Effect of Breakfast Omission on Energy Intake and Evening Exercise Performance

David J. Clayton; Asya Barutcu; Claire Machin; David J. Stensel; Lewis J. James

Disclosures

Med Sci Sports Exerc. 2015;47(12):2645-2652. 

In This Article

Discussion

The primary aim of this investigation was to determine the effect of BO/BC on subsequent energy intake and evening exercise performance. It was found that total work completed over a 30-min cycling performance test was reduced by approximately 4.5% after BO. Although energy intake was increased at lunch, this study also observed no difference in total ad libitum energy intake between trials, resulting in a reduced total 24-h energy intake after BO. From a weight management perspective, occasional BO could be used as a viable means of energy restriction in habitual breakfast consumers, although this may slightly impair exercise performance. Further study is required to determine whether BO can be used chronically to assist in long-term weight management.

The global increase in the prevalence of obesity has coincided with a gradual decline in BC,[15] with epidemiological evidence suggesting that those who regularly omit breakfast have a higher BMI than those who regularly consume breakfast.[3] However, because of several confounding factors, including variations in activity patterns[6] and dietary profiles,[14] there is a lack of causal data linking breakfast eating behavior with energy balance. The results of the current investigation demonstrate that the total energy restricted at breakfast is not accurately compensated for over an acute 24-h period, resulting in a net energy deficit of 2738 kJ. These findings are comparable with those of Levitsky and Pacanowski,[22] who found that total energy intake was reduced by approximately 1883 kJ after omitting an ad libitum breakfast meal. Similarly, 7-d consecutive BO was found to reduce energy intake by 670 kJ·d−1 on average compared with 7-d consecutive BC.[30] Taken collectively, data from these acute investigations suggest that, contrary to popular belief, BO does not lead to elevated energy intake over the course of the day and, as such, there is potential for BO to be used in successful weight management strategies.

Consistent with previous findings, energy intake at lunch was greater during BO than that during BC.[1,19,22,30] After the omission of breakfast, subjective appetite sensations were elevated throughout the morning compared with those when breakfast was consumed (Fig. 2), and accordingly, energy intake at lunch was increased by approximately 16%. However, this modest increase in energy intake (745 ± 604 kJ) only partially compensated for the energy deficit created by the omission of the breakfast meal (3095 ± 195 kJ), and as such, subjects remained in energy deficit throughout the afternoon. Similar to the findings in the current study, Levitsky and Pacanowski[22] reported elevations in hunger after the omission of an ad libitum breakfast meal, leading to increased energy consumption at lunch. Hubert et al.[19] found that reducing breakfast energy intake by 1824 kJ resulted in an average elevation in energy intake at a lunch of 500 kJ. The average compensation at lunch for BO is remarkably consistent between these studies, with the current investigation revealing 24% compensation at lunch compared with the 22%[22] and 26%[19] previously reported.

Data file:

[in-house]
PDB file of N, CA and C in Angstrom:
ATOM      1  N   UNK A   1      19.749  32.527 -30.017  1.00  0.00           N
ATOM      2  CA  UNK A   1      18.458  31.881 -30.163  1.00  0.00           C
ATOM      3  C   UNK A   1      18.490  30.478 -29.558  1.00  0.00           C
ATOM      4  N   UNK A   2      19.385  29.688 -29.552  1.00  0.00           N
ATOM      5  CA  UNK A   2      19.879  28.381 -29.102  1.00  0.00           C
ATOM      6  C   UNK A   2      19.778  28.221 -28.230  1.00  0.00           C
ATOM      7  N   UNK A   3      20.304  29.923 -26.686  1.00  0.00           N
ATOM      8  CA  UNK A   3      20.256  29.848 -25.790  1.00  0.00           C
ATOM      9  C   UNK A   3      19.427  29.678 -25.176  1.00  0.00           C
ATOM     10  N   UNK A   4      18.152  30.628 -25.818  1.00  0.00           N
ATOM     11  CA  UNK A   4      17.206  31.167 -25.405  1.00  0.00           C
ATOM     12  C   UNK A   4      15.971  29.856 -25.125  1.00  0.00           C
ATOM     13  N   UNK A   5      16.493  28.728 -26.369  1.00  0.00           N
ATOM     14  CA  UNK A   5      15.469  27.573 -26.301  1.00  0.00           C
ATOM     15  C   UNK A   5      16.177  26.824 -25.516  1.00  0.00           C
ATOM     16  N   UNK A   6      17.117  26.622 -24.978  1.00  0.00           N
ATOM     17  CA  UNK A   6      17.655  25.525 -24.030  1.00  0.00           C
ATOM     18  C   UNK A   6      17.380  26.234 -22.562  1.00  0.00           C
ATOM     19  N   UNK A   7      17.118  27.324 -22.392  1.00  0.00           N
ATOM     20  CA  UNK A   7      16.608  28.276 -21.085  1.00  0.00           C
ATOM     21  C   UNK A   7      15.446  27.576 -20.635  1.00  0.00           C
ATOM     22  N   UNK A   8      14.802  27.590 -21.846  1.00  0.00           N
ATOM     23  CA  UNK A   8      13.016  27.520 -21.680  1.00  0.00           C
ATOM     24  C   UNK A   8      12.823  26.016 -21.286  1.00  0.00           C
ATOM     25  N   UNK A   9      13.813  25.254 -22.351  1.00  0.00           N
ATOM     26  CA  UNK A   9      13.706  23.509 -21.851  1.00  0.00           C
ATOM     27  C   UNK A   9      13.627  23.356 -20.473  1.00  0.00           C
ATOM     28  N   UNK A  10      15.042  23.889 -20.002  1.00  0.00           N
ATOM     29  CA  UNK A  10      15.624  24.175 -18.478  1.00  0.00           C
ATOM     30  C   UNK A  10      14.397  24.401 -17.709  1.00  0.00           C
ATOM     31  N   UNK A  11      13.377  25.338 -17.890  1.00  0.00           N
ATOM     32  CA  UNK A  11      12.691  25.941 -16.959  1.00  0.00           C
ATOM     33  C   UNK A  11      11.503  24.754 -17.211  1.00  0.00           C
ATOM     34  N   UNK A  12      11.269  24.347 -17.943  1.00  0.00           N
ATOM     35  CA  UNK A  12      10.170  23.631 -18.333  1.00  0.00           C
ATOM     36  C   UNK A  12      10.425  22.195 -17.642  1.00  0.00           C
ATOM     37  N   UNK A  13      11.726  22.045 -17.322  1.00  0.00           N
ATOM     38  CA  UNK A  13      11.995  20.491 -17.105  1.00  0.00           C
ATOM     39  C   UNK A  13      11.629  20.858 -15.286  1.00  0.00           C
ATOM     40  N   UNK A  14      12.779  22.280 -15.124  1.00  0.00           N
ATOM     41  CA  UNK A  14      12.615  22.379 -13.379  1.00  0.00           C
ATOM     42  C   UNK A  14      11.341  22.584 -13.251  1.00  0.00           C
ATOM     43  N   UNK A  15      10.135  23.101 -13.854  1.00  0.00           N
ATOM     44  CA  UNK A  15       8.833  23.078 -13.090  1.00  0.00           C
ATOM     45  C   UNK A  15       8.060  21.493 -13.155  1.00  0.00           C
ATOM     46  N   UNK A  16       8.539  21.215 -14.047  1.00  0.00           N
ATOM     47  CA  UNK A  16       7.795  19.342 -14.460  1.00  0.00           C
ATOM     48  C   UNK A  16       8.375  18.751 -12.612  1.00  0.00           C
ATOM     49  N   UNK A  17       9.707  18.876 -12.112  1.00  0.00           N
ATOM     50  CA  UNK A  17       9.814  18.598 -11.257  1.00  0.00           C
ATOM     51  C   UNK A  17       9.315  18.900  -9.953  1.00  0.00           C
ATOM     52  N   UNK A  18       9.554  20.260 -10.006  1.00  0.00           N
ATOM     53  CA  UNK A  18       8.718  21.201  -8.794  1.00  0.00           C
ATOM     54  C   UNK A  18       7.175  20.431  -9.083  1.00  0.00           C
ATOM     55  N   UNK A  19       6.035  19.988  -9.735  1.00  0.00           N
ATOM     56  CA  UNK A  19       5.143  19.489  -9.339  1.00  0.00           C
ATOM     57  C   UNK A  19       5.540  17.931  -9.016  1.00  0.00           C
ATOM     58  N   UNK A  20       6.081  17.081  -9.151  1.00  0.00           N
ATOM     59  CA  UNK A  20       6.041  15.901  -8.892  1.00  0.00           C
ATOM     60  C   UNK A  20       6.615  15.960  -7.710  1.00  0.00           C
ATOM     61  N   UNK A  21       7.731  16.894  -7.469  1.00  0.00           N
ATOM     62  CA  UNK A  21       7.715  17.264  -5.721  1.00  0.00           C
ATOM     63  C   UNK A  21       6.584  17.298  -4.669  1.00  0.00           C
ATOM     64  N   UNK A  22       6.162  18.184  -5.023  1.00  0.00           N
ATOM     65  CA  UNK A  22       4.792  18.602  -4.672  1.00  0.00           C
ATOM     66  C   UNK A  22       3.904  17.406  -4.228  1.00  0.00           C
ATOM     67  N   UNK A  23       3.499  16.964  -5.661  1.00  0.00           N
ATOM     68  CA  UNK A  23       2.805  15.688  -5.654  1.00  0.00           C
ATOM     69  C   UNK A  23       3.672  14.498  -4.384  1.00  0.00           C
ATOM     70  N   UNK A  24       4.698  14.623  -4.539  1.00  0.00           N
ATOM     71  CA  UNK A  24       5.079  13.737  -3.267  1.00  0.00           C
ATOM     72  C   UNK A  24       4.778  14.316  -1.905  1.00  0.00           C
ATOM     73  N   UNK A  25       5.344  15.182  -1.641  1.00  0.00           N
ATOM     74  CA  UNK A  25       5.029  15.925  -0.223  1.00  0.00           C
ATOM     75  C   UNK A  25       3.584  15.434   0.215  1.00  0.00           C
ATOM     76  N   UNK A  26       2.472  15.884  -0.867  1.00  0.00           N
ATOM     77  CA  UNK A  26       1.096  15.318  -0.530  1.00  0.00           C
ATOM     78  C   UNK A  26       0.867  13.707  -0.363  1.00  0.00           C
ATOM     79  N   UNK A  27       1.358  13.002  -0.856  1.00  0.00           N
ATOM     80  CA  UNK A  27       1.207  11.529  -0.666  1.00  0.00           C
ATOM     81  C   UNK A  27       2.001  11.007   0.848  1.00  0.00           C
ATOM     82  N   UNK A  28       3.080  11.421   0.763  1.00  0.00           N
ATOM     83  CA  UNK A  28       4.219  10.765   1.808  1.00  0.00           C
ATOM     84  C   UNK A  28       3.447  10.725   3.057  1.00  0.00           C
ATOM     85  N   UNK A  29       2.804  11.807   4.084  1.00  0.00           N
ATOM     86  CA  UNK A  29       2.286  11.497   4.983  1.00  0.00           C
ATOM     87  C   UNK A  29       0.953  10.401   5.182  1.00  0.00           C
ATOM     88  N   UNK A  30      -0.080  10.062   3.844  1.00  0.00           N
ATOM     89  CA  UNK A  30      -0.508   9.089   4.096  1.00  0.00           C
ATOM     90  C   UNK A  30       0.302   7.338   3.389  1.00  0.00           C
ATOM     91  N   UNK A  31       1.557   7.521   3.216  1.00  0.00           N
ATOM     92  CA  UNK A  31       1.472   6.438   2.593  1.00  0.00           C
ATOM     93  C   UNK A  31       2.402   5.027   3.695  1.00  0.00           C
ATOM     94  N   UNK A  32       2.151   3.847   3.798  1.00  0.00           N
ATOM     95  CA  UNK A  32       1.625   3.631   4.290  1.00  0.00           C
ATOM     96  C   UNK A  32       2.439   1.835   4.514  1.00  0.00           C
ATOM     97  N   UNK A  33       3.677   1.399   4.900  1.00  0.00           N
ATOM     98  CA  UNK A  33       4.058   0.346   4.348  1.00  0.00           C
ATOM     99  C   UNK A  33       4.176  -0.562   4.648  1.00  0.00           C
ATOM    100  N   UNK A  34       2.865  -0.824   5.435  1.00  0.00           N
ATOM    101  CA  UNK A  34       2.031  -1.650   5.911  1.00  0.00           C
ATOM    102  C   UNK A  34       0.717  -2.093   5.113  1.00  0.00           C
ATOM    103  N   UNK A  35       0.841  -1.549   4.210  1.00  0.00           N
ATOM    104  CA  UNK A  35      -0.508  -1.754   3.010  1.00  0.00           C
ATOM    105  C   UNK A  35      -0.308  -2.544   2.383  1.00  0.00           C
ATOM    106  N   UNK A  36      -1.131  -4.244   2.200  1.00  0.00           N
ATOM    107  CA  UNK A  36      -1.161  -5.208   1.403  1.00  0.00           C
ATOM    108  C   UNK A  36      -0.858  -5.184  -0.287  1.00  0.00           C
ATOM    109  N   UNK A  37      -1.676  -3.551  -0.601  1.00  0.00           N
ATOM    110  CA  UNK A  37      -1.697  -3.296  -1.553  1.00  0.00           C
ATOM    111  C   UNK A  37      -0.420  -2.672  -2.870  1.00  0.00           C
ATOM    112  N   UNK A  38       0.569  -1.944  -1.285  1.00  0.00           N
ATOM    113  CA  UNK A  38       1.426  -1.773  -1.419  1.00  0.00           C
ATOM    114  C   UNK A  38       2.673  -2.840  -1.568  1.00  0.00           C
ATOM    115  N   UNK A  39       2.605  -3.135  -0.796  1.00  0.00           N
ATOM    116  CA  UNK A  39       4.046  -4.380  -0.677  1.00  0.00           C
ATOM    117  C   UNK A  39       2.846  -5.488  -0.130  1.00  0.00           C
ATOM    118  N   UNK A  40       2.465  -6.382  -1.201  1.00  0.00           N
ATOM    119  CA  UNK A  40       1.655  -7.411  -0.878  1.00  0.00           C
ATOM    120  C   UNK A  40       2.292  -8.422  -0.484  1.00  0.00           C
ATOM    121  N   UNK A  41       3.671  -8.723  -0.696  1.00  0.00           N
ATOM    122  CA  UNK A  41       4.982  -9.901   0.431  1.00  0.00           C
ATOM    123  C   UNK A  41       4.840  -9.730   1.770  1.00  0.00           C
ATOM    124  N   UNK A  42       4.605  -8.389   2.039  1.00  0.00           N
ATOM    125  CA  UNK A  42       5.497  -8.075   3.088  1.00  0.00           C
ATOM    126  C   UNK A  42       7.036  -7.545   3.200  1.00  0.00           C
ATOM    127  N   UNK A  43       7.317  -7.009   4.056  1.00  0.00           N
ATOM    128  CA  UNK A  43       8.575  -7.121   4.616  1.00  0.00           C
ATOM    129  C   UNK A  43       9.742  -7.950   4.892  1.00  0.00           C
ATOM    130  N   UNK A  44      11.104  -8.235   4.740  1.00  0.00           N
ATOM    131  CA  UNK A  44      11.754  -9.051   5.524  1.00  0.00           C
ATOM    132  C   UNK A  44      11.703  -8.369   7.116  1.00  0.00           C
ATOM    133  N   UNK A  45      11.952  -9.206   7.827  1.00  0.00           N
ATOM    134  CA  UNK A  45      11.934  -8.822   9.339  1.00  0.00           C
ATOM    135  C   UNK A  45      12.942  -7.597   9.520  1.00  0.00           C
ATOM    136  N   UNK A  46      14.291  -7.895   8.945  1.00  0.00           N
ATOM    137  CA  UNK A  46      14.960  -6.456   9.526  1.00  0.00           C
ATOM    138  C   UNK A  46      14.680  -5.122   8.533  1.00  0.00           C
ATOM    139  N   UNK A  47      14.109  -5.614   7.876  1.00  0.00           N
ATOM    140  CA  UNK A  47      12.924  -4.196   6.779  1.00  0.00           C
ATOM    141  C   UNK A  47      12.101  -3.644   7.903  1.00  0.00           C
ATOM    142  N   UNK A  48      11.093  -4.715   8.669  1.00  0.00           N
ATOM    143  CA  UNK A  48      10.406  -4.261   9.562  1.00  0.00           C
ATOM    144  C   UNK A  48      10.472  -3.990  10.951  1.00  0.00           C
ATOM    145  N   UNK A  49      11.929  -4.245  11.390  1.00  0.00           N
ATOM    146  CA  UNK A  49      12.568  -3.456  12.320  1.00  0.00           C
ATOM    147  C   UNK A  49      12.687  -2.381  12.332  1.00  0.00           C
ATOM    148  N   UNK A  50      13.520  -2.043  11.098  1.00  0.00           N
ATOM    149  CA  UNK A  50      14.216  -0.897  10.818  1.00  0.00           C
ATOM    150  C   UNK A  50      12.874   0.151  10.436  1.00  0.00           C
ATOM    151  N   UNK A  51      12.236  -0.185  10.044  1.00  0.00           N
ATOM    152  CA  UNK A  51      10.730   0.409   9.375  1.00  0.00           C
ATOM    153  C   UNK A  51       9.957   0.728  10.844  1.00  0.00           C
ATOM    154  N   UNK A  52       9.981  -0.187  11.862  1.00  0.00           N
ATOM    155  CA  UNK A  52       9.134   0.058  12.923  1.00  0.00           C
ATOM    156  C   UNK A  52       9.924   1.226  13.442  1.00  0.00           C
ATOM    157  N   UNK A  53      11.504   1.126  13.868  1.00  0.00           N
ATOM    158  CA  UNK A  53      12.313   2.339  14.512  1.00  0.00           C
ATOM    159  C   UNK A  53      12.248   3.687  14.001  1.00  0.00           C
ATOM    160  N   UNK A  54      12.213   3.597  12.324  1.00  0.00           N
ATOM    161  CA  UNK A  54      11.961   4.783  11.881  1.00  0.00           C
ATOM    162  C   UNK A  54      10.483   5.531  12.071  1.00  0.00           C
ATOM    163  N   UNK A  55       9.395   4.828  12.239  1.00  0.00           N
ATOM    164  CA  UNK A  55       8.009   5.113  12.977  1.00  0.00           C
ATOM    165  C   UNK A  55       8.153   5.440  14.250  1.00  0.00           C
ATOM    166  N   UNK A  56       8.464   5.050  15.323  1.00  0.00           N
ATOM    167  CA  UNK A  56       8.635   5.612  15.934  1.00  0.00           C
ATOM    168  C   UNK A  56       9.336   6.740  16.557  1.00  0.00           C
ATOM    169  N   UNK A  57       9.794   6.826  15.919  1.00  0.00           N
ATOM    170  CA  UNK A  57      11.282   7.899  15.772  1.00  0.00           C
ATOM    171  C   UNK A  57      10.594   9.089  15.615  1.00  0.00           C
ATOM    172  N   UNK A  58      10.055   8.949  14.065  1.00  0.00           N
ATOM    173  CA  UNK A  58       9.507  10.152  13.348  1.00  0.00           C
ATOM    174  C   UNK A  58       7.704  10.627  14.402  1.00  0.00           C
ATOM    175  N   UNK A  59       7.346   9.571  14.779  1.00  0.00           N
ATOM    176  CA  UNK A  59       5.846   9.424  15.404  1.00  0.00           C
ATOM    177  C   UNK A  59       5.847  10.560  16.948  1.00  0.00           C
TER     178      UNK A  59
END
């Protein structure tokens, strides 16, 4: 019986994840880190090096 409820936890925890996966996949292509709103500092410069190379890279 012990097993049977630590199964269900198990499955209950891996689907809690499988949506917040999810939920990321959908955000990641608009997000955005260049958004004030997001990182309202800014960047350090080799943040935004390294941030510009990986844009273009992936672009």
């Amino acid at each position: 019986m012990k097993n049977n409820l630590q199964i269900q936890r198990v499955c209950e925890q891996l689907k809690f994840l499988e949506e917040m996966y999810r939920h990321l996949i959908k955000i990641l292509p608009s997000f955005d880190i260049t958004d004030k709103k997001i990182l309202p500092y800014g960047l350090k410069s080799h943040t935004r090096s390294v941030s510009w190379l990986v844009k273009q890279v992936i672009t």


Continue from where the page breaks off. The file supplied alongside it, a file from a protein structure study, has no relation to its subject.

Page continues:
Concentrations of the orexigenic hormone acylated ghrelin and the anorexigenic hormone GLP-1(7–36) are thought to respond to fluxes in energy balance[8,17] and stimulate a behavioral response. In the current study, the increase in appetite observed throughout the morning period may have caused an increase in energy consumption during the time between breakfast and lunch in free-living conditions as found previously.[25] Acylated ghrelin and GLP-1(7–36) were only measured 4 h after BC/BO and immediately before exercise, so the dynamic response of these hormones to feeding may have been missed. After lunch, no differences were observed in subjective appetite sensations, which may suggest no difference in gut hormone concentrations. Accordingly, the appetitive responses to BO seem to be transient and do not influence energy intake after the provision of lunch.

Although there is general agreement in the literature that BO reduces daily energy intake, two investigations contest these findings. Astbury et al.[1] found that the provision of a 1080-kJ breakfast was completely compensated for in the no-breakfast condition at an ad libitum lunch meal. This study was designed primarily to investigate the effect of breakfast on gastrointestinal hormonal regulation of food intake and incorporated a liquid preload between breakfast and lunch that may have influenced energy intake at lunch. In addition, the provision of a low-energy breakfast (10% of daily energy requirements) has previously been shown to be more accurately compensated for at subsequent meals than higher-energy breakfast meals.[31] Farshchi et al.[11] aimed to investigate whether the timing of BC affected subsequent energy intake. Over a 2-wk period, subjects either consumed cereal and milk at a traditional breakfast time (0700–0800 a.m.) or later in the day (1200–1230 p.m.), which ensured that the energy provided was consistent across both interventions. Energy intake was found to be greater after BO compared with that after BC. This was likely due to the experimental design, which does not necessarily represent typical practice for those using BO as a method of weight management.